"Then they buried me alive in this vile shop."
Thérèse is stifled by her relationship with her aging aunt and pale, sickly, cousin-husband Camille. When Laurent, "tall and robust, with a florid complexion" arrives in the Raquin household, Thérèse starts an affair that has irrevocable consequences for them all.
Written in 1867, Émile Zola’s third novel, Thérèse Raquin, is set in the dank arcades of the passages of the Pont Neuf in Paris. Dealing with lust, adultery, murder and guilt, the publication of Thérèse Raquin established Zola as a writer unafraid to deal with the darker, animalistic side of human nature. Thérèse Raquin was a precursor to Zola’s famous Rougon-Macquart series of books, and features the naturalism for which he is particularly remembered.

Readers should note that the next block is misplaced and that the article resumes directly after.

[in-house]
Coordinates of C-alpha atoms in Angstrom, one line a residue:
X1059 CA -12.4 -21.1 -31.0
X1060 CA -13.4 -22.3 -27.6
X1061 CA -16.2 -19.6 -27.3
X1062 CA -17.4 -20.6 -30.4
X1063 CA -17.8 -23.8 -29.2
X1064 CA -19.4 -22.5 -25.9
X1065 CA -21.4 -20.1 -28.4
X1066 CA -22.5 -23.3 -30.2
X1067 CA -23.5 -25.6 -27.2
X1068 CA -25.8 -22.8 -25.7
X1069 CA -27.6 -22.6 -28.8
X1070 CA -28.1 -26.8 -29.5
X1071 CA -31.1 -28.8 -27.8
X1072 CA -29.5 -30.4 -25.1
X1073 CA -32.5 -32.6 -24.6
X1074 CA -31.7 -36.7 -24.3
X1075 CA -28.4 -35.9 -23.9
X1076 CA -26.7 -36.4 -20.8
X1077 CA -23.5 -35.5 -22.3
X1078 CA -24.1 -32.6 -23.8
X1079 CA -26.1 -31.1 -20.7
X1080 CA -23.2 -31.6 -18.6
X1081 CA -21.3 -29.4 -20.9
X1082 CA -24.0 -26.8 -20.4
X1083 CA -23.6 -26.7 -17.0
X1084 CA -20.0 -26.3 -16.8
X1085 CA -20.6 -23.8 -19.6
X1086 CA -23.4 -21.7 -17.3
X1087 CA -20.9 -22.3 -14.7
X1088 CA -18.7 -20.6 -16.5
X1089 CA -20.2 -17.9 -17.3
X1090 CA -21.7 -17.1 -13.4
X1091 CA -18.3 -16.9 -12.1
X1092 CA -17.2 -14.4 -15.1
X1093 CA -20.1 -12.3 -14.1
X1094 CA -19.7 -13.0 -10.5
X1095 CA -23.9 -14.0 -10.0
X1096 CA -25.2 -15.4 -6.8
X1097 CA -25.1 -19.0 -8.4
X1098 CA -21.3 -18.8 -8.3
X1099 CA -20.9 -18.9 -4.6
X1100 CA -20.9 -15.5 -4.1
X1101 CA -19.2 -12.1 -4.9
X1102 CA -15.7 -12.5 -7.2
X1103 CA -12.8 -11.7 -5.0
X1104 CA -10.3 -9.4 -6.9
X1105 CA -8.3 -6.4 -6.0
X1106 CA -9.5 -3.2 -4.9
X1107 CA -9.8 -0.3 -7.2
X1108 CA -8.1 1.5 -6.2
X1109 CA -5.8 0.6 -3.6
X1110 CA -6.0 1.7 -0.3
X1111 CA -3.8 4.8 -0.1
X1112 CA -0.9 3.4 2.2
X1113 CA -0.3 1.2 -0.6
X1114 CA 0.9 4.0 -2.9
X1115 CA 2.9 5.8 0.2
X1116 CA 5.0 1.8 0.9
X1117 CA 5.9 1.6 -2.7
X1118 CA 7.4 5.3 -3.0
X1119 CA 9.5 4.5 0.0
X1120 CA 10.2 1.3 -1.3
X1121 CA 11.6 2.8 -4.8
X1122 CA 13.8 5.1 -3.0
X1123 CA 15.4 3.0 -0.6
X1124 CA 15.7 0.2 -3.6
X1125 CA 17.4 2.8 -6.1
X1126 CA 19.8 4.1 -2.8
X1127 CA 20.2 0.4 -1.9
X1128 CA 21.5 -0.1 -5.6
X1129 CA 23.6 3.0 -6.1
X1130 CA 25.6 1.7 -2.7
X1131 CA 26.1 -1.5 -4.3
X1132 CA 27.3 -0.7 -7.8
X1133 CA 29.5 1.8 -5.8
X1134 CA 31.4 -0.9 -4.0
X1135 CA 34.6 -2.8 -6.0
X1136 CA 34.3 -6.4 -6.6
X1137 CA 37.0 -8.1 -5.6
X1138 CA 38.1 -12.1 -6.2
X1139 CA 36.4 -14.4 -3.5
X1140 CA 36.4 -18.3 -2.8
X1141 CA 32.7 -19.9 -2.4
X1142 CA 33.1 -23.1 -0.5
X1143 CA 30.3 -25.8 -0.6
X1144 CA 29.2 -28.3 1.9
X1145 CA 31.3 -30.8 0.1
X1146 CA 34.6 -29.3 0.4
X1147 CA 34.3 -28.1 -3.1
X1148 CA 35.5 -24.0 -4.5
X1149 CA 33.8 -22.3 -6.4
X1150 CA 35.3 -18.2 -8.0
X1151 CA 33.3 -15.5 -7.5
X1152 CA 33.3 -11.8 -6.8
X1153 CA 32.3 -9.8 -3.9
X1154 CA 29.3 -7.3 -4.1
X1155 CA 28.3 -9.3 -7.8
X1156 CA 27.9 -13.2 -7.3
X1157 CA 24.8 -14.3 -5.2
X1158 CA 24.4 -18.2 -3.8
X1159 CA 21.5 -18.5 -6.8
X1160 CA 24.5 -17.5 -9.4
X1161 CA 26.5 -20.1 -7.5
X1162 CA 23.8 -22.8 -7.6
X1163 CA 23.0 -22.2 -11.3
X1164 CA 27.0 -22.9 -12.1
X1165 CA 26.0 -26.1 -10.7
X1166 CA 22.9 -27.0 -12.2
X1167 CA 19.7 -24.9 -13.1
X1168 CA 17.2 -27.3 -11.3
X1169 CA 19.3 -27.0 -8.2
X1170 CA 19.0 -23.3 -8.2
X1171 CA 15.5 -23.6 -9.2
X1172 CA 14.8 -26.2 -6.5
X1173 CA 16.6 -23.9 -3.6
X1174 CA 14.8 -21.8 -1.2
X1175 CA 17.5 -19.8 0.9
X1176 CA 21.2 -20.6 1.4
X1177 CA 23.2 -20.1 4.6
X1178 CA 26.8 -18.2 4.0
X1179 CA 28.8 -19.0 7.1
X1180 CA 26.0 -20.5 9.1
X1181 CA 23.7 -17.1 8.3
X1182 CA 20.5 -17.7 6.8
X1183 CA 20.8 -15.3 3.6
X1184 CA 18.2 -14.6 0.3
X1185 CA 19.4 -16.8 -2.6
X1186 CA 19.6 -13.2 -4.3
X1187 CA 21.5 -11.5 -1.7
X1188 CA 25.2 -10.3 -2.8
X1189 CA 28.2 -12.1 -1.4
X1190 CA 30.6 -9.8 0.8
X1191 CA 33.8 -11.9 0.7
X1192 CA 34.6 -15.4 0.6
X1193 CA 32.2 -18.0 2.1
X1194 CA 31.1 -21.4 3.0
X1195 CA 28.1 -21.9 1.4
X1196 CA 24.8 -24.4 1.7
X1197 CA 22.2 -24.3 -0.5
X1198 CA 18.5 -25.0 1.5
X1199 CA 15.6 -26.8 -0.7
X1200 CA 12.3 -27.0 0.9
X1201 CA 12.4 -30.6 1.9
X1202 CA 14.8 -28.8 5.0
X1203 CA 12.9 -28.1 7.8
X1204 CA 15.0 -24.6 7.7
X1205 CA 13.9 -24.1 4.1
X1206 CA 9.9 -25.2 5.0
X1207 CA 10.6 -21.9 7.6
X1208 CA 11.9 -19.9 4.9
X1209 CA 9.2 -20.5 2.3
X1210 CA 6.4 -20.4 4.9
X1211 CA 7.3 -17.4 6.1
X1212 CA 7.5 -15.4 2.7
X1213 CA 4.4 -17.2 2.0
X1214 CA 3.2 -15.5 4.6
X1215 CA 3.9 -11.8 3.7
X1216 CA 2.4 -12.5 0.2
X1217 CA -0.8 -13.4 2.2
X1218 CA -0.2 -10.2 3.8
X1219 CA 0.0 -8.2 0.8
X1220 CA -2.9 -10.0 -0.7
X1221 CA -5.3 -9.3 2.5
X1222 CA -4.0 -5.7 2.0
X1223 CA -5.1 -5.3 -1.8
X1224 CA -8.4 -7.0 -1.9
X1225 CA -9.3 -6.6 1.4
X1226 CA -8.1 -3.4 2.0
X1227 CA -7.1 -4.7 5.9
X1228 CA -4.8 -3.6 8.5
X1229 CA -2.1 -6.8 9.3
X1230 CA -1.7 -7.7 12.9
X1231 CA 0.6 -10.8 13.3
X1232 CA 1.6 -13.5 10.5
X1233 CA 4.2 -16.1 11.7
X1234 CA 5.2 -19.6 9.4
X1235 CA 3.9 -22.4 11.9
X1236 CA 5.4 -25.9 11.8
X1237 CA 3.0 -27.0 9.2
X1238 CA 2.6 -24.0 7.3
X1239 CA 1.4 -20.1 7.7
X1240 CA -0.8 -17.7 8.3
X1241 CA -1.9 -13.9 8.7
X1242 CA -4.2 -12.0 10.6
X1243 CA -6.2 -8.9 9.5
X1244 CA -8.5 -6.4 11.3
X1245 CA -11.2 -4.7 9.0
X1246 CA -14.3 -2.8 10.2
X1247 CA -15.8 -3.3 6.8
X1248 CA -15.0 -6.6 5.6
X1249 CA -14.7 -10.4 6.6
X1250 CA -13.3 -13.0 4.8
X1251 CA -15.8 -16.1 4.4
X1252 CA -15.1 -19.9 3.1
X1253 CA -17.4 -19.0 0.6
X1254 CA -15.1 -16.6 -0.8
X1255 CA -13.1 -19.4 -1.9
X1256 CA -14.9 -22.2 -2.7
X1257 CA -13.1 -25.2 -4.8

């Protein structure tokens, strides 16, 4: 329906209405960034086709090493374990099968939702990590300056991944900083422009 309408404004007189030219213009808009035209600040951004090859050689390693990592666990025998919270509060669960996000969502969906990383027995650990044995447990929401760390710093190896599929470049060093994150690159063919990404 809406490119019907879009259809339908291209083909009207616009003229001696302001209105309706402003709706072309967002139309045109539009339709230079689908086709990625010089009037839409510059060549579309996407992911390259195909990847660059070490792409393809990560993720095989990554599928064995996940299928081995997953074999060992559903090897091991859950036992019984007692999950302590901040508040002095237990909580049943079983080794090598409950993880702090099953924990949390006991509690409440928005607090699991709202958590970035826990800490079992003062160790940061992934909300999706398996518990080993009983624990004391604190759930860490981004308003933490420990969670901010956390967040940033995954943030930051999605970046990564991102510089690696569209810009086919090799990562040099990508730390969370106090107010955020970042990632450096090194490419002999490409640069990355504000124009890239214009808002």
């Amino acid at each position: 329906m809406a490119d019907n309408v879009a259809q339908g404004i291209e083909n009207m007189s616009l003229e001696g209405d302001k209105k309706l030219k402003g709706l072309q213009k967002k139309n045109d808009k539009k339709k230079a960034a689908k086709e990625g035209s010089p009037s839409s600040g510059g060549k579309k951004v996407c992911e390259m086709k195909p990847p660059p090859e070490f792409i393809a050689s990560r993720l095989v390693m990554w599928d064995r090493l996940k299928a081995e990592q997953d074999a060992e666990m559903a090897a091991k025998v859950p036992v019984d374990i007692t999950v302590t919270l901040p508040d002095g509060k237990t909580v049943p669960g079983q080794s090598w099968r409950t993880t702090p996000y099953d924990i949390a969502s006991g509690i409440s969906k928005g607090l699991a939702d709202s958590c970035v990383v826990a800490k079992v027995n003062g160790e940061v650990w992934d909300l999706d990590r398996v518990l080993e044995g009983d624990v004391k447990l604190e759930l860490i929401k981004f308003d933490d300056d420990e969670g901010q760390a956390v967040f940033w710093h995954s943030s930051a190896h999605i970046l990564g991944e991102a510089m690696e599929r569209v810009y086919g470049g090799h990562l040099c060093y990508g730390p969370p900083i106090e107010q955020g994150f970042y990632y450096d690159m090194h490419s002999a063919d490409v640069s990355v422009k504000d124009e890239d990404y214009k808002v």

This edition includes both the translator's and author's prefaces.
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